Equilibrium Favoring

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Victoria Luu - 1C
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Joined: Fri Sep 28, 2018 12:15 am

Equilibrium Favoring

Postby Victoria Luu - 1C » Thu Jan 10, 2019 3:43 pm

Why are equilibrium constants that are greater than 10^3 favor the products?

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Re: Equilibrium Favoring

Postby Karishma_1G » Thu Jan 10, 2019 3:50 pm

When calculating the equilibrium constant, the products are in the numerator and the reactants are in the denominator. Therefore, the greater the concentrations/partial pressures of the products, the larger the equilibrium constant. When the equilibrium constant is greater than 10^3, we say that the products are preferred because there are more of them compared to the reactants.

Kyither Min 2K
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Re: Equilibrium Favoring

Postby Kyither Min 2K » Thu Jan 10, 2019 3:55 pm

When analyzing the equilibrium constant equation, we can see that the concentration of products is over the concentration of reactants. Therefore, the bigger the number, the larger the ratio between products to reactants is, or the more product is compared to the reactants. So, when the equilibrium constant, K, is larger than 10^3, that means there is a significant favoring of products since the concentration of products are 1000 times more than the concentration of the reactants.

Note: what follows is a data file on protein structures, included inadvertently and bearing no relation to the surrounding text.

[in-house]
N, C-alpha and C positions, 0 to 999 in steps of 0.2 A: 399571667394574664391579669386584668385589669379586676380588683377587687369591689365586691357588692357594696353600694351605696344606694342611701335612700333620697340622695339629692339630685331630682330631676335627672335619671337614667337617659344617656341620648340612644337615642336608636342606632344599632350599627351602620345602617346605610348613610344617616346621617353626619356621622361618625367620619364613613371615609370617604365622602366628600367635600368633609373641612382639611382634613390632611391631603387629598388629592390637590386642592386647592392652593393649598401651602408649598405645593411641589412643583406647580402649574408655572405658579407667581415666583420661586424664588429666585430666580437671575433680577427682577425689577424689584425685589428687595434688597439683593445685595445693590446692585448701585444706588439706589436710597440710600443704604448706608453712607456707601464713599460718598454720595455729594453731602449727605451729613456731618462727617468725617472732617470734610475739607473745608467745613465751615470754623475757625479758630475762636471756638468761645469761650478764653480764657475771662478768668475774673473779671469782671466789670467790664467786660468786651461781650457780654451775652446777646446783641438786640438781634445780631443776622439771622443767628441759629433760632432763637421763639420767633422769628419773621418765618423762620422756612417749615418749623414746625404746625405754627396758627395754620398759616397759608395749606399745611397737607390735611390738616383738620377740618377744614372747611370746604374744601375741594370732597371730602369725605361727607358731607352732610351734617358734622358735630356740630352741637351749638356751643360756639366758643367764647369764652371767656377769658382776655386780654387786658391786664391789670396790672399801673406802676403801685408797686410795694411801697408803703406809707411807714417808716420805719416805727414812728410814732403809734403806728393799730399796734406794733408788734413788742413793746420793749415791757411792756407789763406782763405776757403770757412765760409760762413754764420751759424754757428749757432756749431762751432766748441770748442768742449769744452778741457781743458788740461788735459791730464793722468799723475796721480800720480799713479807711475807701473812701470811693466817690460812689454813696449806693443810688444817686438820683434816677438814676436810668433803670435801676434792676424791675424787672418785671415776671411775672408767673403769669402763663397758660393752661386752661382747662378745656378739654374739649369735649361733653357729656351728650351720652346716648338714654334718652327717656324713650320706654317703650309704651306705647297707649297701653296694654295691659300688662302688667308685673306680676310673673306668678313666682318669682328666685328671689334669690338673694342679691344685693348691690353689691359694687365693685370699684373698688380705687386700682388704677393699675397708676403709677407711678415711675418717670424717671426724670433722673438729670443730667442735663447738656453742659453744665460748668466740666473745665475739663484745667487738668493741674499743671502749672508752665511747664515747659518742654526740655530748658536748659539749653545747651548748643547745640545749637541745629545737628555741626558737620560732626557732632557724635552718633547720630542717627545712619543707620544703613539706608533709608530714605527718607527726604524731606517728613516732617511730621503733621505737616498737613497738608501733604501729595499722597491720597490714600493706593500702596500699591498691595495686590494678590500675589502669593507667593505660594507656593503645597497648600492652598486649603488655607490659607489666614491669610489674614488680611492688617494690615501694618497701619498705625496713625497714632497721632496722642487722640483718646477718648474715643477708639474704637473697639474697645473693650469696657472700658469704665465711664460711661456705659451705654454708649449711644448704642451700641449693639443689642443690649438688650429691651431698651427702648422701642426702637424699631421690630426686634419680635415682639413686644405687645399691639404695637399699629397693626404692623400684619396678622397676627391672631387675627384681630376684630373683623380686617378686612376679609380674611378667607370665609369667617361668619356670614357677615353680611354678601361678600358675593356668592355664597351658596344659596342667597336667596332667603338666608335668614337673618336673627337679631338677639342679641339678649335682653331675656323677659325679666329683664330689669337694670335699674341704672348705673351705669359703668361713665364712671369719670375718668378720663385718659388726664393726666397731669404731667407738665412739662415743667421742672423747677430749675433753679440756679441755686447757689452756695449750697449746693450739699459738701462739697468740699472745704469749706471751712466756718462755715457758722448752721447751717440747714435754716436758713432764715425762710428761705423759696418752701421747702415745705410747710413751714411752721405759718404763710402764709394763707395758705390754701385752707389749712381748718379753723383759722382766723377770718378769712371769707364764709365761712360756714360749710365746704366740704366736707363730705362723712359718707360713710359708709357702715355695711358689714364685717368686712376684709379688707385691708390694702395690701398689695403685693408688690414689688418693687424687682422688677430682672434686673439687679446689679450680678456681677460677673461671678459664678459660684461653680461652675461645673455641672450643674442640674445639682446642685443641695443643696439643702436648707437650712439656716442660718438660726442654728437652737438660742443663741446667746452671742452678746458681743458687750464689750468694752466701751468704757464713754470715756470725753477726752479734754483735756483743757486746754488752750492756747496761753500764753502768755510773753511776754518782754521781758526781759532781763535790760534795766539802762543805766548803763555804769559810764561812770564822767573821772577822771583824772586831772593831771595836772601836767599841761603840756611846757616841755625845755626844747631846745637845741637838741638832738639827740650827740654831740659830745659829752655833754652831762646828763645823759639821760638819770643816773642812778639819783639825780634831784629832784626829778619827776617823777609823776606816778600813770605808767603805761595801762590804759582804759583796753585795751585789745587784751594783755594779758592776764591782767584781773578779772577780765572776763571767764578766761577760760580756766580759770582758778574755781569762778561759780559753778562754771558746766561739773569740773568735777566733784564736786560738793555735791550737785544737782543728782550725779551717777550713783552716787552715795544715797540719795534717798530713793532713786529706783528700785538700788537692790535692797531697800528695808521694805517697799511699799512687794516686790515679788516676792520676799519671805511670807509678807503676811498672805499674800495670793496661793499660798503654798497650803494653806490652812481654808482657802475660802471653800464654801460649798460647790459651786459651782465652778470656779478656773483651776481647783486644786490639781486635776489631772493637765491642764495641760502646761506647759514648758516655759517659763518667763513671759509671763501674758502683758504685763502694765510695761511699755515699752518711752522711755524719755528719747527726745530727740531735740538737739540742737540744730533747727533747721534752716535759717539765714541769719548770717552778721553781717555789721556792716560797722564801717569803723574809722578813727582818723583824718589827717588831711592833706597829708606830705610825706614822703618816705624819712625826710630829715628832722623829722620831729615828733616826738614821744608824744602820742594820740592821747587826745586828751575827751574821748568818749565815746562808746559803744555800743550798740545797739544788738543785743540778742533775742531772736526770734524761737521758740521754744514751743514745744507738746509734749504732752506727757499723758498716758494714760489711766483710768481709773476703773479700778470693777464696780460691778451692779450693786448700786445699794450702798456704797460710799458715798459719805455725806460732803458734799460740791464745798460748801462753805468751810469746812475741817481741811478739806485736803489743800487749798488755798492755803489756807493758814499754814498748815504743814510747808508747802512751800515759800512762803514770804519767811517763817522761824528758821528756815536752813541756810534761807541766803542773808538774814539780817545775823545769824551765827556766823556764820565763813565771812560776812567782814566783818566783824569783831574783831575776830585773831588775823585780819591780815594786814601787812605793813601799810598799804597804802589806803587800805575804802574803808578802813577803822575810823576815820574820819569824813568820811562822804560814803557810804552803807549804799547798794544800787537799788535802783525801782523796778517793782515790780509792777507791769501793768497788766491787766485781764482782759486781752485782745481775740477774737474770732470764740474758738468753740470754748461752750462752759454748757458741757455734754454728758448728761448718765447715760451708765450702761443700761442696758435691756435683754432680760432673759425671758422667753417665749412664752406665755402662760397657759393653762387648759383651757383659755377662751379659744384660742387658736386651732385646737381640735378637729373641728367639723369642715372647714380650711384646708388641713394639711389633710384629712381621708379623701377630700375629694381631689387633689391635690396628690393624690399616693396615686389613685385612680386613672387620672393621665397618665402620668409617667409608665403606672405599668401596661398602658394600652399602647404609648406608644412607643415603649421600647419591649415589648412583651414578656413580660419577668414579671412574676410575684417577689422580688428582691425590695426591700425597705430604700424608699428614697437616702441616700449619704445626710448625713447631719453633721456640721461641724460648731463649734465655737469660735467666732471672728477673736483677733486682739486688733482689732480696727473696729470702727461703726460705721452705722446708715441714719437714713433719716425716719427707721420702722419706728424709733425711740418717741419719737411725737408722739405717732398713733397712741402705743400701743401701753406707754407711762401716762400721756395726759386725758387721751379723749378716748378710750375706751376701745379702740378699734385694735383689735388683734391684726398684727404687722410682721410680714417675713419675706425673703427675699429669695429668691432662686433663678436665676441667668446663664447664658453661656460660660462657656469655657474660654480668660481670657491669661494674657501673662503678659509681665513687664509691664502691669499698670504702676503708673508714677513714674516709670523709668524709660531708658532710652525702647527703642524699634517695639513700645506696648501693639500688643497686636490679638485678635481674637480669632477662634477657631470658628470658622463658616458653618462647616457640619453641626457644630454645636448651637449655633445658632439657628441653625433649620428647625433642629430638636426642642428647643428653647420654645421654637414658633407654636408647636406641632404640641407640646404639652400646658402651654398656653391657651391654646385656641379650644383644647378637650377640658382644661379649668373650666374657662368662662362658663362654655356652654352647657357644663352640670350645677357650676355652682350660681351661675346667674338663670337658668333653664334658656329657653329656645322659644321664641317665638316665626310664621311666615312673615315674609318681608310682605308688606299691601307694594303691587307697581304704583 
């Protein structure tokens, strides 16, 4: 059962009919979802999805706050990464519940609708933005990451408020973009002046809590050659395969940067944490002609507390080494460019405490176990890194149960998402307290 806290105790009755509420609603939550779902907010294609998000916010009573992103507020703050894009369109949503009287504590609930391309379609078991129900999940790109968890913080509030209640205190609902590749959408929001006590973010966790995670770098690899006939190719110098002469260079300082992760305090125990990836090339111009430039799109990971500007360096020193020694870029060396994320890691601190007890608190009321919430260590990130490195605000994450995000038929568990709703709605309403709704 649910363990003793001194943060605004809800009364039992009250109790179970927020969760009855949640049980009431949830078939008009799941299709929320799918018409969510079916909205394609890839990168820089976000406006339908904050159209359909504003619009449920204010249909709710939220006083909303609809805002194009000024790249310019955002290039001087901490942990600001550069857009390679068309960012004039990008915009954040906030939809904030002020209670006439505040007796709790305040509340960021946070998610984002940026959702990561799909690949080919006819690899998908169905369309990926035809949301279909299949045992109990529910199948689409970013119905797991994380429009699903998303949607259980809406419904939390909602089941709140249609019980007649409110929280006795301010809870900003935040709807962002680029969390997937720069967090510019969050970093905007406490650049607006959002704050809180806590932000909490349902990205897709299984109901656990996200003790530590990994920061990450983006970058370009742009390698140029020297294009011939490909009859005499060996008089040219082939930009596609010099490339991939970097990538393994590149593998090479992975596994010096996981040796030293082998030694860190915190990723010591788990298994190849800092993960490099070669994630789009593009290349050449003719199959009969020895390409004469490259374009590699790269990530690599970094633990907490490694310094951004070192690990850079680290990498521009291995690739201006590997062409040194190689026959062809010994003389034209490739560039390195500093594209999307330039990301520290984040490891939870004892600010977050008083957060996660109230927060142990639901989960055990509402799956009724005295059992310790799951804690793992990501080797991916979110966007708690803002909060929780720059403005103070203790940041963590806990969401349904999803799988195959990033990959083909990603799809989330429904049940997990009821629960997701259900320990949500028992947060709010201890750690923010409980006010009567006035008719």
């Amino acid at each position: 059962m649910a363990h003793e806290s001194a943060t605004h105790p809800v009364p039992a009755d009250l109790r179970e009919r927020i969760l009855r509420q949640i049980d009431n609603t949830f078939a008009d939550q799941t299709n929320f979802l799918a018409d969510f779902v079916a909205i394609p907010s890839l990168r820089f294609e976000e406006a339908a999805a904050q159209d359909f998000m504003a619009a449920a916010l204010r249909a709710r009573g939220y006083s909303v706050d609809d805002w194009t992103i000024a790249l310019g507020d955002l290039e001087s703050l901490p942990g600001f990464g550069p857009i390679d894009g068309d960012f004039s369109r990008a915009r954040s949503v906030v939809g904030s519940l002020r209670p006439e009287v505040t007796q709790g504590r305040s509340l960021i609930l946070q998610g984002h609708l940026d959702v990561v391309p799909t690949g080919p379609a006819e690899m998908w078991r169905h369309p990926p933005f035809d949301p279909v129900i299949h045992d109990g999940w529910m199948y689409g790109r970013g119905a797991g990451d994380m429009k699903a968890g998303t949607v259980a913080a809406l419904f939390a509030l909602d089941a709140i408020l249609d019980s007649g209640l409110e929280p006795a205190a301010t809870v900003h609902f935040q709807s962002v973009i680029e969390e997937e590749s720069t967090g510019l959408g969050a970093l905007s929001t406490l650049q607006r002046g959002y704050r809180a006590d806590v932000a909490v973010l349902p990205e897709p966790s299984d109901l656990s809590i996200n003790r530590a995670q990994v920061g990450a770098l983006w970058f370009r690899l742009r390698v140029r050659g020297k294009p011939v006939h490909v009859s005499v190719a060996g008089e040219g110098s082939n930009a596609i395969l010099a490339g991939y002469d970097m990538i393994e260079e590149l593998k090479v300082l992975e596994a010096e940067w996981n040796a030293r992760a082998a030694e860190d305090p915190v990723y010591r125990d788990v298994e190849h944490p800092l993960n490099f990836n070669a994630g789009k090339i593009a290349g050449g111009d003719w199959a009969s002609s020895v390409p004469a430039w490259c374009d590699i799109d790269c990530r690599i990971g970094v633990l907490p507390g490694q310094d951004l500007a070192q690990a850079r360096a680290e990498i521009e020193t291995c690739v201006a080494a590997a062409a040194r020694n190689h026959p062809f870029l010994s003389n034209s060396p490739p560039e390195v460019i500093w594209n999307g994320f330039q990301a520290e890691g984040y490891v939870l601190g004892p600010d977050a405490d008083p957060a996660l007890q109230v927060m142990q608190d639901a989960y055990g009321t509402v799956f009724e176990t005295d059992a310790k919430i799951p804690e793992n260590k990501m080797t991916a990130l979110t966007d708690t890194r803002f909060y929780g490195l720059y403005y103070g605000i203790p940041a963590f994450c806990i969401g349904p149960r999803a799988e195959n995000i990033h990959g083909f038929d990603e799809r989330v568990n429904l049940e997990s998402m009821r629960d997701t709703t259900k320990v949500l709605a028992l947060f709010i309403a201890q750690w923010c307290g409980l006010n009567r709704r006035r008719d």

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Re: Equilibrium Favoring

Postby GavinAleshire1L » Fri Jan 11, 2019 1:05 am

It can be helpful to visualize the concept of K in terms of the cube diagram Dr. Lavelle showed in class. K is a ratio and for the ratio to show any significant favor there would have to be a majority of the cubes in either color. And thinking of a 10x10x10 cube 10^3 would be the majority of the cubes.

Madeline Motamedi 4I
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Joined: Fri Sep 28, 2018 12:23 am

Re: Equilibrium Favoring

Postby Madeline Motamedi 4I » Fri Jan 11, 2019 2:24 pm

In simple terms, K represents the ratio of concentration of products over concentration of reactants. You have a fraction and if the number on top is larger, your K will be really big, versus if the number on the bottom is really big then your K is going to be really small. So if your K is a really large value (10^3 or larger) then it favors your products and vice versa.

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